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What’s New In Music: Jack White, Death Grips, The Dandy Warhols

The first solo release from former White Stripe, Raconteur and Dead Weatherman is unsurprisingly consistent, and loaded with the characteristics we’ve gotten to know pretty well over the last decade. It’s Jack White; that means throwback blues riffs, off-kilter piano, a trademark shrill, and whatever stylistic touch he so brilliantly decides to explore. This time around, without a brand of a band to stay within, he makes the distinction in lyrics, which hit upon failed romance from a multitude of angles, becoming the most personal statement of his career.


A favorite here in the Heavy HQ, Death Grips thrive in a potent hybrid of rap, rock and electro—arguably the first time that crossing hasn’t come off lame. Those components aside, it’s impossible to really commit them to any category. This is just massive music, the result of a maxed-out sonic triad: riot-inciting frontman MC Ride, trigger-happy beat-man Andy Morin, and near-mythical drum-kit killer Zach Hill. The Money Store, the first of two LPs scheduled this year on big-time label Epic (Sony), follows through on the momentum of last year’s highly-blogged mixtape Exmilitary and, well, it rules. Aggressively.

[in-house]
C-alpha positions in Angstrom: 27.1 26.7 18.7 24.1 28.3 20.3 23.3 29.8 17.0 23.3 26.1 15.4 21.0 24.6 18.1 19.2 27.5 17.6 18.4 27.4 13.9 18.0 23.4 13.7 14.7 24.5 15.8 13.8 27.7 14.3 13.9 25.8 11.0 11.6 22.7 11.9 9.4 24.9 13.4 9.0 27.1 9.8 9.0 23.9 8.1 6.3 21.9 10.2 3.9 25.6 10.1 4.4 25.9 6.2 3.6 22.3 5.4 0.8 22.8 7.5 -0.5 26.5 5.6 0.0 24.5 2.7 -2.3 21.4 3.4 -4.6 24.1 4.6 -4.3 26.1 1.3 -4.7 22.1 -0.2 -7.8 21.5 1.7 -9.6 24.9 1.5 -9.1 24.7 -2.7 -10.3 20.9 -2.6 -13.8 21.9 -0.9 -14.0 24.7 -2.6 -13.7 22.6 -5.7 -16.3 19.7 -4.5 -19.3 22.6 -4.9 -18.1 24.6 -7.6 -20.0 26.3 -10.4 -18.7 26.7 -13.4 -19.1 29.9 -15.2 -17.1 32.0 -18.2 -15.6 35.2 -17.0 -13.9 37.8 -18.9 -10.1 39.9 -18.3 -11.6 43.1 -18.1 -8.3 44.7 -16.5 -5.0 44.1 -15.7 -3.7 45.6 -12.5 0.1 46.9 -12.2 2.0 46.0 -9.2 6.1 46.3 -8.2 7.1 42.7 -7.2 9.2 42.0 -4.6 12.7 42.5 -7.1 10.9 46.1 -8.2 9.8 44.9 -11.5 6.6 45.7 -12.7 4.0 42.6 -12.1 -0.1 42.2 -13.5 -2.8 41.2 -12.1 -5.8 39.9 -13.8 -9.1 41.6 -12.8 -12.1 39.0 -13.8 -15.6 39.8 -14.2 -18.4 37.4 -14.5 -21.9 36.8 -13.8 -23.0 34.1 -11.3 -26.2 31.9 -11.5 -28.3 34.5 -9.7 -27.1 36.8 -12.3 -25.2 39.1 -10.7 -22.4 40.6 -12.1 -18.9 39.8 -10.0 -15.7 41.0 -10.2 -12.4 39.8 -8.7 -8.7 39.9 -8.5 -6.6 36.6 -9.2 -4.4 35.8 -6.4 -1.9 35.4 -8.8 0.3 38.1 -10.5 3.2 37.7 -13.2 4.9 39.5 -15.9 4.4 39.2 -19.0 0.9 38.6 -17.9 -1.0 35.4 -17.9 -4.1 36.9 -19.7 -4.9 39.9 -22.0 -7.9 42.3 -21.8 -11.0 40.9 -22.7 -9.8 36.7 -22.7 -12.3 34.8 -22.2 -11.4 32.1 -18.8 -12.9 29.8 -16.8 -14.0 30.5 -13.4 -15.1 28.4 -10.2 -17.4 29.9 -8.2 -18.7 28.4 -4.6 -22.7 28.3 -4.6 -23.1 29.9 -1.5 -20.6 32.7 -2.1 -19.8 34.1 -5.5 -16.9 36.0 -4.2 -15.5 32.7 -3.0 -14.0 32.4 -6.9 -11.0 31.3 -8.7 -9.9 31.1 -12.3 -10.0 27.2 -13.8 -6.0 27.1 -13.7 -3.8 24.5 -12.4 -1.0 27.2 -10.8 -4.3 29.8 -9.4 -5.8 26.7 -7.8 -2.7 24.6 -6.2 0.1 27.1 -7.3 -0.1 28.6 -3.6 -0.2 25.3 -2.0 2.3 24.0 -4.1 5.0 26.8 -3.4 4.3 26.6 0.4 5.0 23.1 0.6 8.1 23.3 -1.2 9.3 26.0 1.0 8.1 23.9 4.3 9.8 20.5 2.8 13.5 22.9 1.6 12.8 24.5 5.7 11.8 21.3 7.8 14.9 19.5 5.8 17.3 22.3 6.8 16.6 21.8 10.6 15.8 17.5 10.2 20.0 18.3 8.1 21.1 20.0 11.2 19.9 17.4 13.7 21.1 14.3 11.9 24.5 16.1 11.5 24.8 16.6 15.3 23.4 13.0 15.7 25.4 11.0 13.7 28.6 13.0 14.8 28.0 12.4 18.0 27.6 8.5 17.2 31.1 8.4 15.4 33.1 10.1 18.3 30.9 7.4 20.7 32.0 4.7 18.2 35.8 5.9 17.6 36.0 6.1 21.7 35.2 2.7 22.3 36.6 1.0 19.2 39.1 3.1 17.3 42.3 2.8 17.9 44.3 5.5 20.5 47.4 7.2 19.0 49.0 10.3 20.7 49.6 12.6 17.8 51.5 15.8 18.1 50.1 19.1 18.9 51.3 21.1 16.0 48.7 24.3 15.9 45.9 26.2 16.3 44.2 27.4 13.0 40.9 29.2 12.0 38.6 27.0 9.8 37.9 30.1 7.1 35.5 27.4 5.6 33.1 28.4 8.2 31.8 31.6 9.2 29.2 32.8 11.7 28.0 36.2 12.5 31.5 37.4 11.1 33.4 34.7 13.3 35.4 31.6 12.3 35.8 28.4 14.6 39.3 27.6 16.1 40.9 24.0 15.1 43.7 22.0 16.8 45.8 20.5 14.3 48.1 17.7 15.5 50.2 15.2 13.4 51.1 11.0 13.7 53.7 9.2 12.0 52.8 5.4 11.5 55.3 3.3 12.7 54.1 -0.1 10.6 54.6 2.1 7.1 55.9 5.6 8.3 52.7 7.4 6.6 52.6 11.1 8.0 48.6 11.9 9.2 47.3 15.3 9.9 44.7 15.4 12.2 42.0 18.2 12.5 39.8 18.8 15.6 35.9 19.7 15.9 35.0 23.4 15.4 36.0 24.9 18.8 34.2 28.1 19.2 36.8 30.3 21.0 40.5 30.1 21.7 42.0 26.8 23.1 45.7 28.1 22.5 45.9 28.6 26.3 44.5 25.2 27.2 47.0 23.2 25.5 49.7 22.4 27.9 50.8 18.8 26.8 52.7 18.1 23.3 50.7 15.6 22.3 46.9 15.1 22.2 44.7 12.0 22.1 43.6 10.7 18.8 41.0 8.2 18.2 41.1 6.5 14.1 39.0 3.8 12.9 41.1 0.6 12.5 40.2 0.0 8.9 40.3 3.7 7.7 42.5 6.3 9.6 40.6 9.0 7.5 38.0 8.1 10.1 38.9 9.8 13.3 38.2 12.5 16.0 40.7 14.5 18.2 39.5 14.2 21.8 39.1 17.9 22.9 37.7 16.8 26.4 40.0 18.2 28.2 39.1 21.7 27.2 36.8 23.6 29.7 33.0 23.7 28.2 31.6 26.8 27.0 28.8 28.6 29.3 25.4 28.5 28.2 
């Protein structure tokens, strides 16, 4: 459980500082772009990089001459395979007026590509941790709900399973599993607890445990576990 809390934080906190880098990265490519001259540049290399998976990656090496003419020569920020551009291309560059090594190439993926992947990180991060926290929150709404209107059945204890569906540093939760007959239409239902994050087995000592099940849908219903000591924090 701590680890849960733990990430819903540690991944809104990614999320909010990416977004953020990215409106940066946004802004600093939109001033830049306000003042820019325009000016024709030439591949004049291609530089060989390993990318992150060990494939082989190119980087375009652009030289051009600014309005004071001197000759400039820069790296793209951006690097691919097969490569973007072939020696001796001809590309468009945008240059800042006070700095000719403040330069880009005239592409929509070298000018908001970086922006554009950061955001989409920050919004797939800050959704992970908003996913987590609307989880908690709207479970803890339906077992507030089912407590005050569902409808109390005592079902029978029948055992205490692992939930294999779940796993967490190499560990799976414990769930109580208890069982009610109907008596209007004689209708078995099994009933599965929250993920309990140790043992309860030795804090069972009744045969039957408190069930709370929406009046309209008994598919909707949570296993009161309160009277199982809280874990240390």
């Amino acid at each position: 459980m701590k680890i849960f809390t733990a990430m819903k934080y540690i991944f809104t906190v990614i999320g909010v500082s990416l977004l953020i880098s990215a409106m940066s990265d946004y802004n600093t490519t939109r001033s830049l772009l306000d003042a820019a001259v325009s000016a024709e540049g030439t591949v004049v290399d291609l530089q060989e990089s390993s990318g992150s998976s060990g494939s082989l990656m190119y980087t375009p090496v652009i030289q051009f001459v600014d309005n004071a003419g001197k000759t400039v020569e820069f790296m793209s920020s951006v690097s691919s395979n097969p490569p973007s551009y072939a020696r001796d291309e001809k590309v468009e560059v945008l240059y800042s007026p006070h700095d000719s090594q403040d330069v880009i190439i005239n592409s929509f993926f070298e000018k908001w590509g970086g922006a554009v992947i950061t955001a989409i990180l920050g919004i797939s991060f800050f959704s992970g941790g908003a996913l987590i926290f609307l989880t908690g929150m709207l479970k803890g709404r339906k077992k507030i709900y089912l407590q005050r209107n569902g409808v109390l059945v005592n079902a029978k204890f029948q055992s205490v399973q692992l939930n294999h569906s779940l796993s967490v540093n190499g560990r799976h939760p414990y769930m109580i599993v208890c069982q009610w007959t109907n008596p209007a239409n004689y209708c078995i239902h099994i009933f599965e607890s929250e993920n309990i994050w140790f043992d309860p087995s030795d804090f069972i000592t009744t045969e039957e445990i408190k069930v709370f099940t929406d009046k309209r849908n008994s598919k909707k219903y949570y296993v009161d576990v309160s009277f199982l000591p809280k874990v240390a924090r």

Since their fashionable run in the mid to late 1990s, The Dandy Warhols have stayed active, if a bit self-aware (see infamous 2004 documentary DIG!) and streaky (see: a discography that has traveled from garage rock to power-pop and back). Here they are hitting an all-time somber note, opting for nuanced mood over straightforward hooks, which is admirable for the once “Bohemian Like You” stars, but maybe worrisome too, as they risk losing that aloof charm that once made them exciting and/or relevant.


Surely this one can do no wrong: two pysch rock juggernauts coming together under what appears to be a mutual love of 60s psychedelia and the almighty jam sesh. Hair is the product of its ingredients in the most basic and probably ideal way, playing to the strengths of each act—loose yet well-crafted guitar-based excursions—while not really taking any odd turns or attempts at reinvention. If you already like these guys (or the aforementioned genre), you’ll probably like this record.


The Raveonettes went a little dark on their last outing, and it wasn’t the Danish noise pop duo’s best look (speaking of looks, check out singer Sharin Foo in our recent Hottest Women of Indie list). Within the first few pulses of lead single “Into The Night“, it’s clear this EP has restored blood sugar levels back to normal. The four track release should hold fans over while they prep a full length due out later this year, which will mark their ten year anniversary as a band.


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